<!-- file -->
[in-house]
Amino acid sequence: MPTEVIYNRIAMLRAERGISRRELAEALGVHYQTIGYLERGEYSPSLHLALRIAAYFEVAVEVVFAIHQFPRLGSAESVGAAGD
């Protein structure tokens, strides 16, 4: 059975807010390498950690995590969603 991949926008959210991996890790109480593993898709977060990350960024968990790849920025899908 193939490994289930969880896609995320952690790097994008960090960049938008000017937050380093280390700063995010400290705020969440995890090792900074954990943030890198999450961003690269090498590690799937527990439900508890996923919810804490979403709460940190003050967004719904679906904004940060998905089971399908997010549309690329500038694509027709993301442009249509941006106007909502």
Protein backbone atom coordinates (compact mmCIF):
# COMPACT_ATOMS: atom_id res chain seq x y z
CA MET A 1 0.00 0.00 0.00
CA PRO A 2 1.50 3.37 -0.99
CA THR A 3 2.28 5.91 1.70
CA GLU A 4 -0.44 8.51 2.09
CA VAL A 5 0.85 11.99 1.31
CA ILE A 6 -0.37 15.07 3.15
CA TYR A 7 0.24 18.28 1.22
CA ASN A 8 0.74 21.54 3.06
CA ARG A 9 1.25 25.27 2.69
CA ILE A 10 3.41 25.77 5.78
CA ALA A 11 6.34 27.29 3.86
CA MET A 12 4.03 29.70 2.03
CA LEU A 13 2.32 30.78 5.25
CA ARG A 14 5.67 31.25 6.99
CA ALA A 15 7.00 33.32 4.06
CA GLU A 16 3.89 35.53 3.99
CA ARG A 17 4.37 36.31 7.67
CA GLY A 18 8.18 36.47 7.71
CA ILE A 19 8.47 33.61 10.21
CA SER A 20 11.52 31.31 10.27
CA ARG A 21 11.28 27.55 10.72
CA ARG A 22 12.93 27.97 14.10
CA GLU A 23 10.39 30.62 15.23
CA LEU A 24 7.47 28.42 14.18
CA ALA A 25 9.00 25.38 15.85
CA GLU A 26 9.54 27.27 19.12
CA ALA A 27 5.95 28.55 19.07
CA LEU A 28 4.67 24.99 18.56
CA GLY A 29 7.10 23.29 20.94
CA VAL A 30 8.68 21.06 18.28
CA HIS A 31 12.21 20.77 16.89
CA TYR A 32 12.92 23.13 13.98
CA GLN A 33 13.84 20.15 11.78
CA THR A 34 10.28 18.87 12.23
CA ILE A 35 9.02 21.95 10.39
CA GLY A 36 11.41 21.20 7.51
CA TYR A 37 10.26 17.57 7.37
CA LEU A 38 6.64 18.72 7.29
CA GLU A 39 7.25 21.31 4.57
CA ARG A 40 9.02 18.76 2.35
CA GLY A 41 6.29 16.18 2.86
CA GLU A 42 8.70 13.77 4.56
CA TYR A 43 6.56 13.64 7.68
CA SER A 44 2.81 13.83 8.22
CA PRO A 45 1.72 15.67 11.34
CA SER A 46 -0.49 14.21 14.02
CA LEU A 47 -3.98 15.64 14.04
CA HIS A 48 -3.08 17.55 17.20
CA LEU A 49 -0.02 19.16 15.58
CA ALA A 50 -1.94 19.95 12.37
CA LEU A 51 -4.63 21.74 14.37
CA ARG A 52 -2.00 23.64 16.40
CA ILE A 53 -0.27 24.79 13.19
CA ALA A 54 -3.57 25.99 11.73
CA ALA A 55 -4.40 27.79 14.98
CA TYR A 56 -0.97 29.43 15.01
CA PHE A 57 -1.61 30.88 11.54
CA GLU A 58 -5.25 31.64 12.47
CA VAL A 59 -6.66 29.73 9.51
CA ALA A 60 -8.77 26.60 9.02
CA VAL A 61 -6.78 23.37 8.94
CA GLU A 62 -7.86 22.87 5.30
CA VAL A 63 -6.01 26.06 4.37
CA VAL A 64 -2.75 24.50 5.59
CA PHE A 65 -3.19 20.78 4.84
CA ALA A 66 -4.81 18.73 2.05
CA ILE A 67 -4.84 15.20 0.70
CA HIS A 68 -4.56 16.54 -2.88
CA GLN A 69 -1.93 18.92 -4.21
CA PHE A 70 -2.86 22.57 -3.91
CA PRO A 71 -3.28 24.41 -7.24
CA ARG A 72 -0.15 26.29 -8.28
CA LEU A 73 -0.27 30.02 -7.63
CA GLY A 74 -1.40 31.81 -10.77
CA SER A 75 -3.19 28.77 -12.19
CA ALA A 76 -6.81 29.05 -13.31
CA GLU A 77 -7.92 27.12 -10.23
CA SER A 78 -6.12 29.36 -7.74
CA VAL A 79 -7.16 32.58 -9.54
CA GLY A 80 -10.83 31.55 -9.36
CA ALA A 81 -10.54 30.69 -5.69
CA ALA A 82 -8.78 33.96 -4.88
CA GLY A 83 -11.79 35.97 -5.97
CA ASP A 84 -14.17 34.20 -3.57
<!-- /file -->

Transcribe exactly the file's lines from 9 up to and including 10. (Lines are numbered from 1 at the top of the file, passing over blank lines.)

CA GLU A 4 -0.44 8.51 2.09
CA VAL A 5 0.85 11.99 1.31